This is a series with some serious pedigree. While it may, at times, have disappeared amongst the throng of other first-person shooters out there (and there's plenty of them), Wolfenstein is the father of them all; the prototype laid down before id Software went on to blow us all away with Doom. Of course, id aren't on development duties for Wolfenstein: The New Order, but their imprint, their legacy, can be felt through every facet of the game.
It starts off slow. The opening mission isn't great, and before the climax at the end of the first act, we're a little worried that The New Order is another misstep for the series, an underwhelming entry in an IP that has had more than its fair share of forgettable games. It's not even the second mission, nor the third, that changes our mind, but come the halfway point, we're enjoying ourselves, and by the end, when the last bullet has been fired, we feel the gentle glow of satisfaction descend on us. Machine Games hasn't crafted the perfect shooter, but they've given it a good go and the results are decent.
There's hand-holding in the first levels, perhaps too much. Most of us know what we're doing nowadays, and while basic introduction to the systems bleeds pace out of the opening, they at least do manage to blend in the tutorial convincingly enough. Early on-screen instructions conflict with the action at times, distracting rather than informing, and finicky connections between set-pieces lead to needless deaths and avoidable frustration. We also can't hear some of the dialogue, as the audio balancing felt off at times.
After the slow start, what then comes into focus is the quality of the gunplay, which is, after all, the cornerstone that everything is built around when it comes to the first-person shooter genre. The guns that we're introduced to have a satisfying heft, the bullets that spew forth from fire punch into walls and enemies alike. Concrete splinters, blood and viscera splatters, smoke bellows, the speakers crackle as we scythe through waves of Nazi troopers and panzerhounds.
If you're wondering what panzerhounds are, and when Wolfenstein: The New Order is set, it's a complicated story, but by the end it makes enough sense. The narrative is very silly, but it's very well told silliness. The game kicks off towards the end of World War II, only we're on the losing side, on the receiving end of a severe hiding from the Nazi war machine. Following the conclusion of that first mission we pass through time with hero B.J. Blaskowicz. Years roll by as he sits, incapacitated, in a mental home, bereft of his faculties. Needless to say he doesn't stay that way, and once stirred into life he seeks out the resistance, continuing the war where he left it.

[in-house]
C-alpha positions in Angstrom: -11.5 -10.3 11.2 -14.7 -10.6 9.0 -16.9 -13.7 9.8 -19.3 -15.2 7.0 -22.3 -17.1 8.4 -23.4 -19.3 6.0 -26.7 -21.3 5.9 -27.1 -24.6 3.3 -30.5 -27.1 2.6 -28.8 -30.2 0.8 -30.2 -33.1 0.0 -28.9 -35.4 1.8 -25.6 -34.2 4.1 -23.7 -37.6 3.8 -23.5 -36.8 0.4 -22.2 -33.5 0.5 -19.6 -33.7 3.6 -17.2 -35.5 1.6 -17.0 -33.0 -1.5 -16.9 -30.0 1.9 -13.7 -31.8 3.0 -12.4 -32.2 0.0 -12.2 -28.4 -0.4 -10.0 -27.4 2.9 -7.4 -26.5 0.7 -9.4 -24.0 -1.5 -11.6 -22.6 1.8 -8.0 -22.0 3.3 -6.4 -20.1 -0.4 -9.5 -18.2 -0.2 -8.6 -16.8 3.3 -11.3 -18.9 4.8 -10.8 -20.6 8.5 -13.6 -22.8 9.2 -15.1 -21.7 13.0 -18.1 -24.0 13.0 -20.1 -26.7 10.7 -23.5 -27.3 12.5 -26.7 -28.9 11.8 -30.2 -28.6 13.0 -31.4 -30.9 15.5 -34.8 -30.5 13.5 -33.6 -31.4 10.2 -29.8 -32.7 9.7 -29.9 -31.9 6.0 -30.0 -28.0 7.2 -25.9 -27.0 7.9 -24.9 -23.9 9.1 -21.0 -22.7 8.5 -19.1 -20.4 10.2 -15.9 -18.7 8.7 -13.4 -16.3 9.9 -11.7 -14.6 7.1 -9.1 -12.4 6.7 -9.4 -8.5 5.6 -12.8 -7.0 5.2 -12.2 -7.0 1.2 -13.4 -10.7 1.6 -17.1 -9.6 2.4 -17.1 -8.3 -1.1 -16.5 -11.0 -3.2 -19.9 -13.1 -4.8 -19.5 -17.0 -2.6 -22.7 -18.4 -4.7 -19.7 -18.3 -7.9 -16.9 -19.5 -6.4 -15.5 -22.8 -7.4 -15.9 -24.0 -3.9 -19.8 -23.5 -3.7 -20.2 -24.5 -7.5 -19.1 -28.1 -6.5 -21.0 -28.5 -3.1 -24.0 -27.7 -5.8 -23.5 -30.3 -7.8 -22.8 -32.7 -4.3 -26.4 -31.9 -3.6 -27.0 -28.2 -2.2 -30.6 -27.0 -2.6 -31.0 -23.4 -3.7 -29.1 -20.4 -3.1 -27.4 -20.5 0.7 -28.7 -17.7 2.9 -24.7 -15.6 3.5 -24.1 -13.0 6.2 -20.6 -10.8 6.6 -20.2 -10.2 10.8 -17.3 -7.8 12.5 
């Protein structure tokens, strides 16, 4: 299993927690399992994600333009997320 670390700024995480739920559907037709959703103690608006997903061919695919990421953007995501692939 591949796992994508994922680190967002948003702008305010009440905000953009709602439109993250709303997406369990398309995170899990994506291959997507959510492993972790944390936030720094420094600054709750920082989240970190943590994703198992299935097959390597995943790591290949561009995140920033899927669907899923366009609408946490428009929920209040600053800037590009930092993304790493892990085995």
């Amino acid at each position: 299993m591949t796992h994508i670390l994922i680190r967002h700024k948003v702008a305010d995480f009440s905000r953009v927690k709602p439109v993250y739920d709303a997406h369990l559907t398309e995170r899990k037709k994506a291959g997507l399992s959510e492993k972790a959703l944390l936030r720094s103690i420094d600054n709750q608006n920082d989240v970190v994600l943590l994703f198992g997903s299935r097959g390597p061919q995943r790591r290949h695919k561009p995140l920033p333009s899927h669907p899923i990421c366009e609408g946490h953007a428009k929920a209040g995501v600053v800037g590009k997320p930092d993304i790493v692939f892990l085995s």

The setting, an alternate 1960s, where the Nazis control most of the planet, has been brilliantly realised. There's newspaper clippings all over the place, offering snippets of history, charting the rise of the new world order, and the fall of democracy. Usually reading chunks of exposition like this leaves us feeling cold, bored, but the richness of the setting, and its proximity to actual events, means we're compelled to discover more about the world around us and follow the fascinating timeline that's been dropped for us like so many breadcrumbs (there's audio files too, but frustratingly you can only listen to this by stepping away from the action, you can't play them in the background as you push forward).
The world around us is experienced through several different missions, visiting locations that've changed significantly from how they ended up in real life. Brutal concrete structures, industrial and hard edged - this version of the future isn't pretty, and it's realised in an entirely plausible way. Moving through the environments we encounter futuristic tech, including a laser device that cuts through thin metal surfaces, opening up alternate routes and doubling as a weapon. At the beginning of the game we're asked to make a particularly difficult decision, the outcome of which defines whether you can pick locks or hack electronics, splitting the collectibles that you'll be able to grab in just one playthrough, meaning at least two passes if you want to earn all the Trophies/Achievements (and there's also some narrative variation too).
While the visuals may be striking, they're not best-in-class. They are, however, part of a well observed aesthetic style. Textures may not dazzle in the same way as they do in other new-gen games (we played on PlayStation 4), and some sections suffer from a slight lack of clarity thanks to various visual effects (smoke and lighting) and textures clashing, but it's a cohesive effort overall, and doesn't try too hard to dabble with realism. Wolfenstein knows exactly what kind of game it is, and doesn't try and dress itself up as something that it isn't.